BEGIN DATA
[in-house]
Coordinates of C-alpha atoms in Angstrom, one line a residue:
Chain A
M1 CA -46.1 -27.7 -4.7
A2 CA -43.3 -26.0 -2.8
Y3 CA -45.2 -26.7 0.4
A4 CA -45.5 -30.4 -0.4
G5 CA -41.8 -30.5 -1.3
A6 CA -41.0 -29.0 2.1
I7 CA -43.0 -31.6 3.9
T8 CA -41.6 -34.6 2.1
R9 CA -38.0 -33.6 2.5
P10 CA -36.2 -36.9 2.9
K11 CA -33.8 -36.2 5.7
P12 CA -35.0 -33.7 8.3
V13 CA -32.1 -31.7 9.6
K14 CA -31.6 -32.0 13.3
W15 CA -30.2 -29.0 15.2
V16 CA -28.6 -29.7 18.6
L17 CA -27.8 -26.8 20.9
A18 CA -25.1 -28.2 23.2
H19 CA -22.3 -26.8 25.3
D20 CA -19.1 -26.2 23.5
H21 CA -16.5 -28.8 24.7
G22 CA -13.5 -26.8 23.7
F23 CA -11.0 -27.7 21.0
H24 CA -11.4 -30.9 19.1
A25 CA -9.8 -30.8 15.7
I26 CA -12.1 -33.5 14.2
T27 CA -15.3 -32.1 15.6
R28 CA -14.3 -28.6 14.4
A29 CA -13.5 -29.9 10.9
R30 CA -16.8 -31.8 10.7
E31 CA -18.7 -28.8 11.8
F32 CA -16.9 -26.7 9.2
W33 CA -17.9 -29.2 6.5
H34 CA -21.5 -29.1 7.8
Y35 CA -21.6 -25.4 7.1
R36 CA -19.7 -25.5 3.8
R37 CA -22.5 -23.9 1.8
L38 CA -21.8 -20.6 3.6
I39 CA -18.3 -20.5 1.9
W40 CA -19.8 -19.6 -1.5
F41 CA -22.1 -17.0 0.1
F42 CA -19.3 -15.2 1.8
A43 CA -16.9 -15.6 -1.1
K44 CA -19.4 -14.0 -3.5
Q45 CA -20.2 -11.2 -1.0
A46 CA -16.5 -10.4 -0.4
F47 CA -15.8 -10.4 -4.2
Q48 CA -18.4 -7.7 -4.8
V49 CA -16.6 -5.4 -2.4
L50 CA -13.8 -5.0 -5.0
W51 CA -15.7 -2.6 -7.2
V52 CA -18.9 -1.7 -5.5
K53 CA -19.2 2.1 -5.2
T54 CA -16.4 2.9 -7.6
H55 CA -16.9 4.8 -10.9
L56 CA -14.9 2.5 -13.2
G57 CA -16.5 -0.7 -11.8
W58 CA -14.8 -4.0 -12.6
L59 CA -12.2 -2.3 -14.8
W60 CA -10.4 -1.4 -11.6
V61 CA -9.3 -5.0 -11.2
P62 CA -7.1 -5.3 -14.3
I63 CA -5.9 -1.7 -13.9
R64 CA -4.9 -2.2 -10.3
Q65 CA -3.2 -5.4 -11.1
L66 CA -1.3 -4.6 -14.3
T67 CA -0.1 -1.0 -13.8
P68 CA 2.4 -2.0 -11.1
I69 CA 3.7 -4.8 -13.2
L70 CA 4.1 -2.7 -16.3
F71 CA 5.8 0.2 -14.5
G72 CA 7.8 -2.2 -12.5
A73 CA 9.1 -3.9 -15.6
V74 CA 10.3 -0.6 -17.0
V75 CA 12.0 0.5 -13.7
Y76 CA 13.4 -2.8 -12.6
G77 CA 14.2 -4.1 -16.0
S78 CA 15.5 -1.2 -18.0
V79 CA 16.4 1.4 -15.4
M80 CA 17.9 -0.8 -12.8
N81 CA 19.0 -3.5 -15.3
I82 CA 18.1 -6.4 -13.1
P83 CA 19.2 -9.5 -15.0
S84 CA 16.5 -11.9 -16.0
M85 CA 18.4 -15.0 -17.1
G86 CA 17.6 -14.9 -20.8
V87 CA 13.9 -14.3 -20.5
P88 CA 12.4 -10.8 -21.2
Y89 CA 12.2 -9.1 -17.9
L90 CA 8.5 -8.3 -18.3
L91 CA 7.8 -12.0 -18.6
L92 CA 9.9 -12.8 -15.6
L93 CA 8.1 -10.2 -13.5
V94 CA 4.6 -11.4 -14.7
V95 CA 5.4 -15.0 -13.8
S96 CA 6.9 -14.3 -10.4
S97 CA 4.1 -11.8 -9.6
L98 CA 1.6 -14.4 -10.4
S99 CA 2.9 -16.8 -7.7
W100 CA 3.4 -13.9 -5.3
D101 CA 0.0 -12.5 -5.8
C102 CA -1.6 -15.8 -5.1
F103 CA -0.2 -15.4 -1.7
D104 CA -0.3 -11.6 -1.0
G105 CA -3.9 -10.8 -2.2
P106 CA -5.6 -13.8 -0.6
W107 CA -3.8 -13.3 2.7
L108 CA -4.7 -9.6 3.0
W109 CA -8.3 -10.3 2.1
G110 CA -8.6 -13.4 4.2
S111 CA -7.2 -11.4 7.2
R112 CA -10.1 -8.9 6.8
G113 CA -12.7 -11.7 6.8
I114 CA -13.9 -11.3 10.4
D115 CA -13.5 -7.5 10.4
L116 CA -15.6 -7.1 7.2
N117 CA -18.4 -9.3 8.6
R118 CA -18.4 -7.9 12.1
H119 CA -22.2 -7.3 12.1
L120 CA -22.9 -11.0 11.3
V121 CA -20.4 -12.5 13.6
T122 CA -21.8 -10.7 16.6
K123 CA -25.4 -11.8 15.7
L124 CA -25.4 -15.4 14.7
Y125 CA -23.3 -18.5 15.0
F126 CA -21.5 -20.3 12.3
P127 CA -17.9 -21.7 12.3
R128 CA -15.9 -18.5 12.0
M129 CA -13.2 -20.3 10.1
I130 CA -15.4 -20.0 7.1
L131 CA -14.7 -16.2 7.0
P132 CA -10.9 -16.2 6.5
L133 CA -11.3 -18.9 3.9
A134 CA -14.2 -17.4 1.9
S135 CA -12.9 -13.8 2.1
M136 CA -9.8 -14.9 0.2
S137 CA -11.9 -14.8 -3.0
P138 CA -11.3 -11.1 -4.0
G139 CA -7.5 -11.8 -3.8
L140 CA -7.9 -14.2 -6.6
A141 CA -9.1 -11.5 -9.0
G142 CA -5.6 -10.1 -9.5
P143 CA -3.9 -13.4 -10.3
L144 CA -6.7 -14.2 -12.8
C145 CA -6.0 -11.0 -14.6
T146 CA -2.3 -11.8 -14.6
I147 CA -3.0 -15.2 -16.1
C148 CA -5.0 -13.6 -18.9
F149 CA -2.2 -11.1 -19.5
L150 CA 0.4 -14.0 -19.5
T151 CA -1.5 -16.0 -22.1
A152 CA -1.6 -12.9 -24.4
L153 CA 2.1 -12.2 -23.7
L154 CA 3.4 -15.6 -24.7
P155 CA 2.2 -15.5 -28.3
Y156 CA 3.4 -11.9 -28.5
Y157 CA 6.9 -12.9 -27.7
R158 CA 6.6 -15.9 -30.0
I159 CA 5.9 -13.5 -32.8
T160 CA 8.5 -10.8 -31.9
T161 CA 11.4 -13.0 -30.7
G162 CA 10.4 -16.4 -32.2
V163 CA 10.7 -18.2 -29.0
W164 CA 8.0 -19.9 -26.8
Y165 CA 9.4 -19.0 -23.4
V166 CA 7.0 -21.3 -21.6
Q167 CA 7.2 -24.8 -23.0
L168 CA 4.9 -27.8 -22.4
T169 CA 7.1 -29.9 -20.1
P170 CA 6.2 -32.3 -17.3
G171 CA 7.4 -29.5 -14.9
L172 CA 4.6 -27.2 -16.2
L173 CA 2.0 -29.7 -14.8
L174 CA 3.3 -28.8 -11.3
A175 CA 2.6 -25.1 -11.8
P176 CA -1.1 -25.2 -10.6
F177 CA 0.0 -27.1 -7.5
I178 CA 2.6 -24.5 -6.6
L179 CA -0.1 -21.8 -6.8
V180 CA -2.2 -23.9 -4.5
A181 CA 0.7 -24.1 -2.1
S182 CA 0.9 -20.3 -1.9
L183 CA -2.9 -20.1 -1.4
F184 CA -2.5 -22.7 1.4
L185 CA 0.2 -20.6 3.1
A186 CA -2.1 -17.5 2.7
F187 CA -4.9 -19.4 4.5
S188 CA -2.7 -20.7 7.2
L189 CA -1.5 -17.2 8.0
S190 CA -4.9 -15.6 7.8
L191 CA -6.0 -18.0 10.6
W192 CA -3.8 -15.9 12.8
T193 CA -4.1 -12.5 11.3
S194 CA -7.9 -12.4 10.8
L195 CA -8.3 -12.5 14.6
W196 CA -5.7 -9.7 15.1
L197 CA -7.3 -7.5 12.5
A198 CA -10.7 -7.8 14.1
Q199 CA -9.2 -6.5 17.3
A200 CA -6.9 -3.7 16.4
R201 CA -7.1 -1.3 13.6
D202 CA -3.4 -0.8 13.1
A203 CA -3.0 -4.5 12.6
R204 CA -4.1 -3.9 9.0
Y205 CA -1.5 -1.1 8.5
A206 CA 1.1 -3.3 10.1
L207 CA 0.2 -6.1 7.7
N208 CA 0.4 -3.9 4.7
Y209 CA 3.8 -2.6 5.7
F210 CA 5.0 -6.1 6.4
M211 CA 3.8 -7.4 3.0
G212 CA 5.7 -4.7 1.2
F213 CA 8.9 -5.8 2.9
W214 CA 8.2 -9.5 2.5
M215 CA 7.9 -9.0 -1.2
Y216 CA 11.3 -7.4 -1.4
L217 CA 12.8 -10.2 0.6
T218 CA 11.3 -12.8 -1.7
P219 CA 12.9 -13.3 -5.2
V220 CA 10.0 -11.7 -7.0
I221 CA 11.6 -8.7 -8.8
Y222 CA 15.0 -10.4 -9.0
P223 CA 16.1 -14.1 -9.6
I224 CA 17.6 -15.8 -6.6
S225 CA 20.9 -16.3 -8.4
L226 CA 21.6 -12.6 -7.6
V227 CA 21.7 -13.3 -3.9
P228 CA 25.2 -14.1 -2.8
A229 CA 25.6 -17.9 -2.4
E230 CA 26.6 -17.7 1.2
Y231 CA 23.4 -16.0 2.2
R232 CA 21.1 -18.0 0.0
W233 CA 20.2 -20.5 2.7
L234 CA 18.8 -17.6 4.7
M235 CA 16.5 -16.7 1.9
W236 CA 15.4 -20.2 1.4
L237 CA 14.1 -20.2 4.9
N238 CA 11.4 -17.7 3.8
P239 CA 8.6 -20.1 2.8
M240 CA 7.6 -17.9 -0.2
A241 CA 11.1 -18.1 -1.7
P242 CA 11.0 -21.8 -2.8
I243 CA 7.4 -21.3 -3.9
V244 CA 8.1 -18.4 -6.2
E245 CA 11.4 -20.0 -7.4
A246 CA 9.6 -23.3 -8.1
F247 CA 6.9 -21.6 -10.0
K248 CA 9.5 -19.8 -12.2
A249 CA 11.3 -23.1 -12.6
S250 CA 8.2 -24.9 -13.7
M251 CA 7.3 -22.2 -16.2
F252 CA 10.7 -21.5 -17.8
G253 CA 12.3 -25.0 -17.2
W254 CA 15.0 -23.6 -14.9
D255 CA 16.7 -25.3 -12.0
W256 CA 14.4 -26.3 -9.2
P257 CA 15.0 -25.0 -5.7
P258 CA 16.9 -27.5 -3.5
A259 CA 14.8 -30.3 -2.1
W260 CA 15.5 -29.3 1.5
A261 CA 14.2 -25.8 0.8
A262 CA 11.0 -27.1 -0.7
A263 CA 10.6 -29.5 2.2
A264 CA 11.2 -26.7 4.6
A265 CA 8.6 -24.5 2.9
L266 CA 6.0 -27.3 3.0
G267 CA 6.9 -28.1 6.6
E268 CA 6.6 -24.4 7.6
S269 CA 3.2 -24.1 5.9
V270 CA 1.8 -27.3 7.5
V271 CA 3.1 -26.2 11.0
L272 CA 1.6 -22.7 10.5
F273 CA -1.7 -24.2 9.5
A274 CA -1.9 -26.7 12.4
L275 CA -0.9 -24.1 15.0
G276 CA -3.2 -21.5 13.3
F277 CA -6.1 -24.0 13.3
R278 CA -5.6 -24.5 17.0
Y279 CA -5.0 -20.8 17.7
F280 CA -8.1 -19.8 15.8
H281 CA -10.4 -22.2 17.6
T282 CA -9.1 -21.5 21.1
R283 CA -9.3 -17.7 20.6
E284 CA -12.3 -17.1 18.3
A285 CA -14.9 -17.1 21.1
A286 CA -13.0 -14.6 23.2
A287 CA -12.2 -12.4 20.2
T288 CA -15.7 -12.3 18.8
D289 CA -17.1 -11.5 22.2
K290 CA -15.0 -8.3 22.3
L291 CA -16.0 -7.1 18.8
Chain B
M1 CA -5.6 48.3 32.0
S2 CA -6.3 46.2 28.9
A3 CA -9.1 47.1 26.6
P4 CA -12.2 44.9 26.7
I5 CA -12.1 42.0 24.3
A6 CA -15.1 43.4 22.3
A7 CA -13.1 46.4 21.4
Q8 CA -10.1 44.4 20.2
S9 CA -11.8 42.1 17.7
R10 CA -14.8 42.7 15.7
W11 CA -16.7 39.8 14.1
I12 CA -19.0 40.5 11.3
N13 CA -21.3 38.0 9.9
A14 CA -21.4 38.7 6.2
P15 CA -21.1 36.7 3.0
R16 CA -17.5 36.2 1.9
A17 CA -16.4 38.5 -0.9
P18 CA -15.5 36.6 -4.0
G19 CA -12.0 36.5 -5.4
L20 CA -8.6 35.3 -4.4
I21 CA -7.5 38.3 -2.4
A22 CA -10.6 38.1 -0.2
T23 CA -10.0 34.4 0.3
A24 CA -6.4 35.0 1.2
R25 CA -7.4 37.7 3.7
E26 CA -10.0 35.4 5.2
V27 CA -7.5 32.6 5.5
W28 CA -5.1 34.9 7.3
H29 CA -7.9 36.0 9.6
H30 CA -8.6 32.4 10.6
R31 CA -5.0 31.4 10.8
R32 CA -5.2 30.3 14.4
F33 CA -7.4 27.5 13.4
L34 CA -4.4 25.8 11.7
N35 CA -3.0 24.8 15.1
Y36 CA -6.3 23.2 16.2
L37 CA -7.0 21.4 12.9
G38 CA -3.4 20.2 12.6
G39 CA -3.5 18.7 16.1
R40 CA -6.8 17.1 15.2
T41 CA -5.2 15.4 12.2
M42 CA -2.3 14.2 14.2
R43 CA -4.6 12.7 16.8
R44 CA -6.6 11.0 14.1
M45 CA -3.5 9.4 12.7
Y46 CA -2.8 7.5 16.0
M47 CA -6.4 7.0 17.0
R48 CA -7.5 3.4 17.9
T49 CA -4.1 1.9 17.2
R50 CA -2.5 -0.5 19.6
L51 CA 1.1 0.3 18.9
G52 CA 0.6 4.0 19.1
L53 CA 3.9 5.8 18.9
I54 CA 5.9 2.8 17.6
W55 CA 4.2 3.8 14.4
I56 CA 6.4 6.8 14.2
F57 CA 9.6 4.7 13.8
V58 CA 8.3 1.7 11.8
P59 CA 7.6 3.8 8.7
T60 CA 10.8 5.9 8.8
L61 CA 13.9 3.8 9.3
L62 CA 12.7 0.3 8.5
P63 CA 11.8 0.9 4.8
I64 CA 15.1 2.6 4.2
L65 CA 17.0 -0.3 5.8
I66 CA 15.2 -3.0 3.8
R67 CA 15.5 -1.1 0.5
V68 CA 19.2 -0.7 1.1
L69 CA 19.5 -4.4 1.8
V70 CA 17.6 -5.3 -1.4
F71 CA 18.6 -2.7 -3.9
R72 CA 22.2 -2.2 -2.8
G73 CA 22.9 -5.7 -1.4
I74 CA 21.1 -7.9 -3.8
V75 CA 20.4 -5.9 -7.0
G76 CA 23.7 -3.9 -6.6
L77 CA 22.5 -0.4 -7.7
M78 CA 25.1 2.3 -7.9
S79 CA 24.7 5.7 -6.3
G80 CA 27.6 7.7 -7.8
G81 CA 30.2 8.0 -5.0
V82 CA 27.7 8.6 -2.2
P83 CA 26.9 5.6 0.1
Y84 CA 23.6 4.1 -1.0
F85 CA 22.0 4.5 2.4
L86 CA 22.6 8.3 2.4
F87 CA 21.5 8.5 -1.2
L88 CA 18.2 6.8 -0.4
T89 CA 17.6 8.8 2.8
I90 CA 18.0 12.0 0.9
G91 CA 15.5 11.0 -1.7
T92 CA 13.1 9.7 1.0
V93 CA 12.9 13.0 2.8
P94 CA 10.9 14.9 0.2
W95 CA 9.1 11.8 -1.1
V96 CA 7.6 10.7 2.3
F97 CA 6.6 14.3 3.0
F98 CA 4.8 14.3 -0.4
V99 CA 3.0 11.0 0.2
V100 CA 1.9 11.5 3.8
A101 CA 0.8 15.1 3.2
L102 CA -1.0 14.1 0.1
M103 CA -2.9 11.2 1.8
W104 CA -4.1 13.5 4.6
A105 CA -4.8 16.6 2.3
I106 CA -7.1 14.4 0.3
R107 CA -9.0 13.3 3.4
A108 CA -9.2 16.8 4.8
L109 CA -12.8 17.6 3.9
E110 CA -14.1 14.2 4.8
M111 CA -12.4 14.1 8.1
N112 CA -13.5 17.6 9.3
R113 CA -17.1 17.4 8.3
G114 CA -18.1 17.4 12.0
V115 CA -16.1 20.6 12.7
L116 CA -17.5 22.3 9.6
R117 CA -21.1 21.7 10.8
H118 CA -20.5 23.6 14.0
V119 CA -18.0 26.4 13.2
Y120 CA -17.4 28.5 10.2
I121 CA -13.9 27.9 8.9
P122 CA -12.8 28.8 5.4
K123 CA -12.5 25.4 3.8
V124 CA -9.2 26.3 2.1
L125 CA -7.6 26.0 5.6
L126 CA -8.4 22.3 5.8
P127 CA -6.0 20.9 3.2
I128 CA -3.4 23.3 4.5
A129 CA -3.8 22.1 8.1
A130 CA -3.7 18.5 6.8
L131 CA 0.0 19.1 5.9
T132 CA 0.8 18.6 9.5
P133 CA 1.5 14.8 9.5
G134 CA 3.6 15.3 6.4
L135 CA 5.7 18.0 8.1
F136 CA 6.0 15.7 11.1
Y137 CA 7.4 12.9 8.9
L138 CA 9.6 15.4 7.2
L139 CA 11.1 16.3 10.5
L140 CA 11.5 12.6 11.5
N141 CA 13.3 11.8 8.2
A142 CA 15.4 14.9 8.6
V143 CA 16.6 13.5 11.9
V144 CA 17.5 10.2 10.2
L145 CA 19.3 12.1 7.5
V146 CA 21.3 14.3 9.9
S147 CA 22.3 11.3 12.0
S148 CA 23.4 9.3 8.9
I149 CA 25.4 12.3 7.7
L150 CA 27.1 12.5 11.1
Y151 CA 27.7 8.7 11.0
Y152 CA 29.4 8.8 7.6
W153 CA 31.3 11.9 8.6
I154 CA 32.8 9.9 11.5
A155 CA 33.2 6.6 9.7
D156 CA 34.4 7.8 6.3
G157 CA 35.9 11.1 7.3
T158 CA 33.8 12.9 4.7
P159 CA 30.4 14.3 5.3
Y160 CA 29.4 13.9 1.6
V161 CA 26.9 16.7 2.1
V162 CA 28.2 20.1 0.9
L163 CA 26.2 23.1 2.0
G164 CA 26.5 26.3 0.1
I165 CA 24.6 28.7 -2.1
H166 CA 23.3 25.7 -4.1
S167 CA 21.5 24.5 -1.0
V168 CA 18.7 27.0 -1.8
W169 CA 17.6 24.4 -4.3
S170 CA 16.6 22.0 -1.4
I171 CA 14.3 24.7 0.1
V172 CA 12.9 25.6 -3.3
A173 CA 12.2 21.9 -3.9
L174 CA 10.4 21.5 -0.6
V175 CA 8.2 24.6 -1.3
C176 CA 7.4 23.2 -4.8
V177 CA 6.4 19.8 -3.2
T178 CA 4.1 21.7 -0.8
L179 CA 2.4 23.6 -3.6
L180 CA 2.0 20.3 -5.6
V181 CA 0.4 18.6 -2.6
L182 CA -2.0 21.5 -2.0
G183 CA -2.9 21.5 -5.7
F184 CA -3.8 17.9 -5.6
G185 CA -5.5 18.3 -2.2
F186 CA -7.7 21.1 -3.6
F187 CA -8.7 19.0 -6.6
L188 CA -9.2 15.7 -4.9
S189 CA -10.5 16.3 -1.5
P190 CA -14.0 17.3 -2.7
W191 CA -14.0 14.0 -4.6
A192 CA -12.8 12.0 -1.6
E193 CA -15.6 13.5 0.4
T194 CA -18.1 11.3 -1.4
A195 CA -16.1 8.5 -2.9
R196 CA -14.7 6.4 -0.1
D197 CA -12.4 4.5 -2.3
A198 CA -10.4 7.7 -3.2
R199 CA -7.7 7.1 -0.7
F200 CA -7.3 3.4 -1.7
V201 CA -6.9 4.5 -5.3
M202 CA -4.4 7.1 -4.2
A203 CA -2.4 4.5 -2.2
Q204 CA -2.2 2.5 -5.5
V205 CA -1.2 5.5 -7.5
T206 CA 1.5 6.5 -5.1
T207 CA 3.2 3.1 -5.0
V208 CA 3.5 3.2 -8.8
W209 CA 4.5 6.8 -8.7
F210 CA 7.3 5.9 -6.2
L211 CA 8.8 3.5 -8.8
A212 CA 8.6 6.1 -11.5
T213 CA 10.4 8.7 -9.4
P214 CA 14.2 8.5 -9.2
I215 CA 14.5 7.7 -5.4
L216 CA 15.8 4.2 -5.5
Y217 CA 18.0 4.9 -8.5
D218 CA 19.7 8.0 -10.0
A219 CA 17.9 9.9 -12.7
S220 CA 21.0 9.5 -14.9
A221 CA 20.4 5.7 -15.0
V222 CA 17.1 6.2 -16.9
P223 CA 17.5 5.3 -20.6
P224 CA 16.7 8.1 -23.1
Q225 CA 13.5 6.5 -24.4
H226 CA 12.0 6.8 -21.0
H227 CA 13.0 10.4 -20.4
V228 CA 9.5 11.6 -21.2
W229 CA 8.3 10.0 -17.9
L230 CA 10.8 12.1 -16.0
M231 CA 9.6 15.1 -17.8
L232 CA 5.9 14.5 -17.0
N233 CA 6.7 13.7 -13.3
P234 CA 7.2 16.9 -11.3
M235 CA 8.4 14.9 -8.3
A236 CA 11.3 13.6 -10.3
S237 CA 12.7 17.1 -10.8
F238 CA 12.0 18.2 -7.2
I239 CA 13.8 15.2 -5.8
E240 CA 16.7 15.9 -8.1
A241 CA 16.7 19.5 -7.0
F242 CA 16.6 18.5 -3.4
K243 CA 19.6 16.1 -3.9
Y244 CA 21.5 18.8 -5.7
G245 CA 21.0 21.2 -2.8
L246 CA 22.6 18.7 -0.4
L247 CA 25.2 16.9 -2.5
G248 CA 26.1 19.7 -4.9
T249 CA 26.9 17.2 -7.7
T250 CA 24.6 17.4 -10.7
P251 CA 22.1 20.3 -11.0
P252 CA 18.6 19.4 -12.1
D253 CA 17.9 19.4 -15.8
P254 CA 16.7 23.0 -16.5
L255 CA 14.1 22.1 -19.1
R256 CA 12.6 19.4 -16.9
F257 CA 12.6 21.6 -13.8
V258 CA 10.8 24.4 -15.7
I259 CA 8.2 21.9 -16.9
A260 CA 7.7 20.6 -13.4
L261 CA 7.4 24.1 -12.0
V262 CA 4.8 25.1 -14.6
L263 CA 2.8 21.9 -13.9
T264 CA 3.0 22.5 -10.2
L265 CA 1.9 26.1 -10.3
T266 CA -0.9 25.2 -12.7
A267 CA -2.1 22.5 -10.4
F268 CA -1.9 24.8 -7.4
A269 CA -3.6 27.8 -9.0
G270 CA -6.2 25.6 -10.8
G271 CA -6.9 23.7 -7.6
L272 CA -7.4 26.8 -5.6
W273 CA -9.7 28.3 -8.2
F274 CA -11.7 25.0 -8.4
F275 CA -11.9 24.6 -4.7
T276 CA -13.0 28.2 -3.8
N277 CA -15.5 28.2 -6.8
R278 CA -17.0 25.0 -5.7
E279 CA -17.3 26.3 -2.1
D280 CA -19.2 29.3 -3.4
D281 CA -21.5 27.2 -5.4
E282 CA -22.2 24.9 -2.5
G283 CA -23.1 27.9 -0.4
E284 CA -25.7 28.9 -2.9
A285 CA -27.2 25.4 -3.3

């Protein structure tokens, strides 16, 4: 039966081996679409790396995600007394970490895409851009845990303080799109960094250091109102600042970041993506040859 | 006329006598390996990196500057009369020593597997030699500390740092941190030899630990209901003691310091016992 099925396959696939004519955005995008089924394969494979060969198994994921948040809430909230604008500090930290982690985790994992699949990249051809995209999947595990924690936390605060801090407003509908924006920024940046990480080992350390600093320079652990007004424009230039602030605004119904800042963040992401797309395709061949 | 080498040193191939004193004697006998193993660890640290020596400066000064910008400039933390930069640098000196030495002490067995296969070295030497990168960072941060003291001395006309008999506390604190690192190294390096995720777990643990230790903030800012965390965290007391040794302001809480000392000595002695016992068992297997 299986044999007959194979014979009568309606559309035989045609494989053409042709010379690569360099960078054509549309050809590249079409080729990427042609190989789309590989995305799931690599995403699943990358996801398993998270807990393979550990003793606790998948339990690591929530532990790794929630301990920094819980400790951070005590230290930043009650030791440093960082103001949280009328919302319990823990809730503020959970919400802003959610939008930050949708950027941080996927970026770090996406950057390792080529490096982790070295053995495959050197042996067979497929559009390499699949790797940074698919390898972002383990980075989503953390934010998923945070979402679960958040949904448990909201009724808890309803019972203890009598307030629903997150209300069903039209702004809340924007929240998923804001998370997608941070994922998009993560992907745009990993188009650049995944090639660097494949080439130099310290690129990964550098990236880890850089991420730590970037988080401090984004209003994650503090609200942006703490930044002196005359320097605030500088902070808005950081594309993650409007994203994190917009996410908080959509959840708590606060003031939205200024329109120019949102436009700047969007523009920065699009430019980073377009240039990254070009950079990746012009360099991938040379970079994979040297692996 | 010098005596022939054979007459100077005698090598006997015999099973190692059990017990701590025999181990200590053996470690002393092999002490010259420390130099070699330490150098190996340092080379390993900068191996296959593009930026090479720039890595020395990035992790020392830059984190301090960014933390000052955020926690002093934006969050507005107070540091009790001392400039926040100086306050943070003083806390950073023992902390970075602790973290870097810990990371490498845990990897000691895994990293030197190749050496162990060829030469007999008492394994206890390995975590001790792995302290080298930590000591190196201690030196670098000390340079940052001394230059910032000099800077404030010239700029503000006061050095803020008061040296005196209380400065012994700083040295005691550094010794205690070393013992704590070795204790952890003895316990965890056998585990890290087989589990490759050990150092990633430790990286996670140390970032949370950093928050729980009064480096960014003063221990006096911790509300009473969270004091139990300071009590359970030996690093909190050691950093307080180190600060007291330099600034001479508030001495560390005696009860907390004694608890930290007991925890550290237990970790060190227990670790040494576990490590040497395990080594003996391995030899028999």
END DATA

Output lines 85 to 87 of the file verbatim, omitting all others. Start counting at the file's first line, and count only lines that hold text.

I82 CA 18.1 -6.4 -13.1
P83 CA 19.2 -9.5 -15.0
S84 CA 16.5 -11.9 -16.0